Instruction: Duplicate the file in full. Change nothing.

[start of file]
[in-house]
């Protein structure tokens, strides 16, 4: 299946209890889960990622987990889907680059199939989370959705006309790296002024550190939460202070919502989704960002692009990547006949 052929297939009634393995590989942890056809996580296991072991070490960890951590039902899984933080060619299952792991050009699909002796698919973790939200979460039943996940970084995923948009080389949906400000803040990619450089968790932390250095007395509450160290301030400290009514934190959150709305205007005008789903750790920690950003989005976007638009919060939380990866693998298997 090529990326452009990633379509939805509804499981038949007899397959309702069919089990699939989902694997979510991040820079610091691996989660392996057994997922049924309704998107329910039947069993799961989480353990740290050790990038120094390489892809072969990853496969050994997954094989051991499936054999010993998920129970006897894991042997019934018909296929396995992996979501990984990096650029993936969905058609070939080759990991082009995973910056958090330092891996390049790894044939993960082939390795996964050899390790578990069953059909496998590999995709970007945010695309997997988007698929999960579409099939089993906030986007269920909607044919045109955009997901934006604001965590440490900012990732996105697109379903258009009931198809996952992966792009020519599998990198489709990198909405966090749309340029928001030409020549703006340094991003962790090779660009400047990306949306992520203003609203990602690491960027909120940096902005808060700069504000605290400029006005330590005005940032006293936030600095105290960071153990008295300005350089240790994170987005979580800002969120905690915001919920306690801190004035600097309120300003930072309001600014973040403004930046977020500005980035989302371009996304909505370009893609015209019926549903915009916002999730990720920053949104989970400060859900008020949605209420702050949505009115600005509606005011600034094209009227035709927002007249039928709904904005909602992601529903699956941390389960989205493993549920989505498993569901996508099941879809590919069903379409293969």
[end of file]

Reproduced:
[in-house]
């Protein structure tokens, strides 16, 4: 299946209890889960990622987990889907680059199939989370959705006309790296002024550190939460202070919502989704960002692009990547006949 052929297939009634393995590989942890056809996580296991072991070490960890951590039902899984933080060619299952792991050009699909002796698919973790939200979460039943996940970084995923948009080389949906400000803040990619450089968790932390250095007395509450160290301030400290009514934190959150709305205007005008789903750790920690950003989005976007638009919060939380990866693998298997 090529990326452009990633379509939805509804499981038949007899397959309702069919089990699939989902694997979510991040820079610091691996989660392996057994997922049924309704998107329910039947069993799961989480353990740290050790990038120094390489892809072969990853496969050994997954094989051991499936054999010993998920129970006897894991042997019934018909296929396995992996979501990984990096650029993936969905058609070939080759990991082009995973910056958090330092891996390049790894044939993960082939390795996964050899390790578990069953059909496998590999995709970007945010695309997997988007698929999960579409099939089993906030986007269920909607044919045109955009997901934006604001965590440490900012990732996105697109379903258009009931198809996952992966792009020519599998990198489709990198909405966090749309340029928001030409020549703006340094991003962790090779660009400047990306949306992520203003609203990602690491960027909120940096902005808060700069504000605290400029006005330590005005940032006293936030600095105290960071153990008295300005350089240790994170987005979580800002969120905690915001919920306690801190004035600097309120300003930072309001600014973040403004930046977020500005980035989302371009996304909505370009893609015209019926549903915009916002999730990720920053949104989970400060859900008020949605209420702050949505009115600005509606005011600034094209009227035709927002007249039928709904904005909602992601529903699956941390389960989205493993549920989505498993569901996508099941879809590919069903379409293969």